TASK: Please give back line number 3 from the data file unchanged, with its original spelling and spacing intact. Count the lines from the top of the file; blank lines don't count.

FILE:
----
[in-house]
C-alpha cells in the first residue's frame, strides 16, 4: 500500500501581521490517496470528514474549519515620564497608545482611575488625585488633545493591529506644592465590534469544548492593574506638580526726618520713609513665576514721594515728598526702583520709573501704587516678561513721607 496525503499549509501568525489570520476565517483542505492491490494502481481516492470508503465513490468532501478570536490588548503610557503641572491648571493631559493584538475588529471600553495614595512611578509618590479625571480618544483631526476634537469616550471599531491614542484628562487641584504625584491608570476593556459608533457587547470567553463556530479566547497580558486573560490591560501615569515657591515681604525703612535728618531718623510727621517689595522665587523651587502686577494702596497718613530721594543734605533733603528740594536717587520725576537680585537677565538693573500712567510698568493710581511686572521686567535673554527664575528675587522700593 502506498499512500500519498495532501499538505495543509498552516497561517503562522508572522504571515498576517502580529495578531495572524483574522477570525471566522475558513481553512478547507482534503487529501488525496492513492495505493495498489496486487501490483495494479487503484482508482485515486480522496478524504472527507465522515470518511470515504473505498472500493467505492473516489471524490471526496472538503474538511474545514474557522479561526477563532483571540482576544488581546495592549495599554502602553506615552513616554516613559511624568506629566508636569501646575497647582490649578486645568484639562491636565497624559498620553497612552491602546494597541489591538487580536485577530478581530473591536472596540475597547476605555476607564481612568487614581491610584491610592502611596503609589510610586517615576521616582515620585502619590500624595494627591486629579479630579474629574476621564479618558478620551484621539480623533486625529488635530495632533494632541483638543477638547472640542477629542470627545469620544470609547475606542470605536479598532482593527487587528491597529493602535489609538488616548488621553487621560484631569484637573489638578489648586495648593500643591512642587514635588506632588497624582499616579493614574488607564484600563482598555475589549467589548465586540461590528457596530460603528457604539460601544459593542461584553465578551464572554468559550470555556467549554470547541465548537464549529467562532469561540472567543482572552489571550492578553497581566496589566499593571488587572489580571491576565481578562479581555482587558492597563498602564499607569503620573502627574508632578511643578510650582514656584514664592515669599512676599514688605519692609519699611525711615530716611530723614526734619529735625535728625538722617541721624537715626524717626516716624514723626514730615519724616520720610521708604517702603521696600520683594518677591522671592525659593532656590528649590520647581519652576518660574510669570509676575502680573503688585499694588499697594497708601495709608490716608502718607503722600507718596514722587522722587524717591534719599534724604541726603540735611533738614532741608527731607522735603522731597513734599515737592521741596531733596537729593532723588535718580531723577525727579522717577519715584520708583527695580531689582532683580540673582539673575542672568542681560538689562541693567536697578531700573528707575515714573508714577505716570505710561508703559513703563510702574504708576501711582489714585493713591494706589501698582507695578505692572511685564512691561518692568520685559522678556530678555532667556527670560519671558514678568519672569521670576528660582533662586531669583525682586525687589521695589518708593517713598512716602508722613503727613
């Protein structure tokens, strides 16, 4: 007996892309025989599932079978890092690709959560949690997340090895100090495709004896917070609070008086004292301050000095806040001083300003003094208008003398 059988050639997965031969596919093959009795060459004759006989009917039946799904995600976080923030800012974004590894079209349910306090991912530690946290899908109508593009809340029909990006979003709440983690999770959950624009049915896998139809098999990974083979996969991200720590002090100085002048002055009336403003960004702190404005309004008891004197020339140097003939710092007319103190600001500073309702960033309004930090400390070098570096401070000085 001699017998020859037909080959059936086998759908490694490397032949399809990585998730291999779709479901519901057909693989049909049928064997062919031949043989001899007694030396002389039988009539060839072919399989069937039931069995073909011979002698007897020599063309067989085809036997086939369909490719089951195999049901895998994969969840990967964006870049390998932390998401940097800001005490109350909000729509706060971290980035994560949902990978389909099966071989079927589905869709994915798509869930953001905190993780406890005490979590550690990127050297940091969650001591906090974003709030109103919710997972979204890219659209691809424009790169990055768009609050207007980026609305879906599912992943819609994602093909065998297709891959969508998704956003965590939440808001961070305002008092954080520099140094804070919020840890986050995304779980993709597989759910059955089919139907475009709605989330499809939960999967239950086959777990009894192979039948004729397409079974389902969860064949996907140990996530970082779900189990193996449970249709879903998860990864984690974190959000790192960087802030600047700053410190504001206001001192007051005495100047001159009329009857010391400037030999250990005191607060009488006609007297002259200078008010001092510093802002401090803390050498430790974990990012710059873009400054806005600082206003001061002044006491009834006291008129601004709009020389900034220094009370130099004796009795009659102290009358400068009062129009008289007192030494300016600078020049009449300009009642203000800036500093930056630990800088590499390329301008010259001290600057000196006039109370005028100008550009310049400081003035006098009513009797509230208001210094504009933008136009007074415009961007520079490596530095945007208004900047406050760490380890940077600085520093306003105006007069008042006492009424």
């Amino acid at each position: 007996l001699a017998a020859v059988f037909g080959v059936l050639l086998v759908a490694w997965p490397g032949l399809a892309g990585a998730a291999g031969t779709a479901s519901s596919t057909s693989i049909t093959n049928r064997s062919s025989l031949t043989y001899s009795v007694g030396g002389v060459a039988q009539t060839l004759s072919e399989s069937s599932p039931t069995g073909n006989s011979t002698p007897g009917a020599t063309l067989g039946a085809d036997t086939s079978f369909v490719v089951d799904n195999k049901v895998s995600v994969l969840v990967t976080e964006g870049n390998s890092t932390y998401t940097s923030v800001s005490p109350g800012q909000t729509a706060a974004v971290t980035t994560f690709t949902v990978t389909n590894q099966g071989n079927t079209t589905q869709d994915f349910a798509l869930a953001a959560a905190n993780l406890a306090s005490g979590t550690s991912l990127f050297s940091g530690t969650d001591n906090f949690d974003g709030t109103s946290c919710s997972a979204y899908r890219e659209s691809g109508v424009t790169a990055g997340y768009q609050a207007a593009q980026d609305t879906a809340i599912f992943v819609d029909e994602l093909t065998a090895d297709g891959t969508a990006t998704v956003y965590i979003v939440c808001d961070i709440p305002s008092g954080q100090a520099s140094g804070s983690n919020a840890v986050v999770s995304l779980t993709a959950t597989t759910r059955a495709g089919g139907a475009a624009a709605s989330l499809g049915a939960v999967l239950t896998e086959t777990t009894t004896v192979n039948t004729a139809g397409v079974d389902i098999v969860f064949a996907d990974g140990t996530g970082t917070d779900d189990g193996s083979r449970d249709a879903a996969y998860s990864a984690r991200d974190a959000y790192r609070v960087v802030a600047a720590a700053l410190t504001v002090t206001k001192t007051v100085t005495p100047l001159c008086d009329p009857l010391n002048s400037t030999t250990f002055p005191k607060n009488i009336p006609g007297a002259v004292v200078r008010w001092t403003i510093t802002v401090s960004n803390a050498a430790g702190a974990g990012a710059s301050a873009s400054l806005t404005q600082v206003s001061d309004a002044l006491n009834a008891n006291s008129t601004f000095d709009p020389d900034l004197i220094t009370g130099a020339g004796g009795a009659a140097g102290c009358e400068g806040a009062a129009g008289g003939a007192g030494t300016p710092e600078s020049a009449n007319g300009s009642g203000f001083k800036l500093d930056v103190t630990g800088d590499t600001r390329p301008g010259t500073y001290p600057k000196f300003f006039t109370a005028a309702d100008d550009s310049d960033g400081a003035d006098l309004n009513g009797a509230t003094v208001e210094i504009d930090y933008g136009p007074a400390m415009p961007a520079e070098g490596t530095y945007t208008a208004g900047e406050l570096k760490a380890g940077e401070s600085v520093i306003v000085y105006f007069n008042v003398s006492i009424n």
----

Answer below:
């Protein structure tokens, strides 16, 4: 007996892309025989599932079978890092690709959560949690997340090895100090495709004896917070609070008086004292301050000095806040001083300003003094208008003398 059988050639997965031969596919093959009795060459004759006989009917039946799904995600976080923030800012974004590894079209349910306090991912530690946290899908109508593009809340029909990006979003709440983690999770959950624009049915896998139809098999990974083979996969991200720590002090100085002048002055009336403003960004702190404005309004008891004197020339140097003939710092007319103190600001500073309702960033309004930090400390070098570096401070000085 001699017998020859037909080959059936086998759908490694490397032949399809990585998730291999779709479901519901057909693989049909049928064997062919031949043989001899007694030396002389039988009539060839072919399989069937039931069995073909011979002698007897020599063309067989085809036997086939369909490719089951195999049901895998994969969840990967964006870049390998932390998401940097800001005490109350909000729509706060971290980035994560949902990978389909099966071989079927589905869709994915798509869930953001905190993780406890005490979590550690990127050297940091969650001591906090974003709030109103919710997972979204890219659209691809424009790169990055768009609050207007980026609305879906599912992943819609994602093909065998297709891959969508998704956003965590939440808001961070305002008092954080520099140094804070919020840890986050995304779980993709597989759910059955089919139907475009709605989330499809939960999967239950086959777990009894192979039948004729397409079974389902969860064949996907140990996530970082779900189990193996449970249709879903998860990864984690974190959000790192960087802030600047700053410190504001206001001192007051005495100047001159009329009857010391400037030999250990005191607060009488006609007297002259200078008010001092510093802002401090803390050498430790974990990012710059873009400054806005600082206003001061002044006491009834006291008129601004709009020389900034220094009370130099004796009795009659102290009358400068009062129009008289007192030494300016600078020049009449300009009642203000800036500093930056630990800088590499390329301008010259001290600057000196006039109370005028100008550009310049400081003035006098009513009797509230208001210094504009933008136009007074415009961007520079490596530095945007208004900047406050760490380890940077600085520093306003105006007069008042006492009424």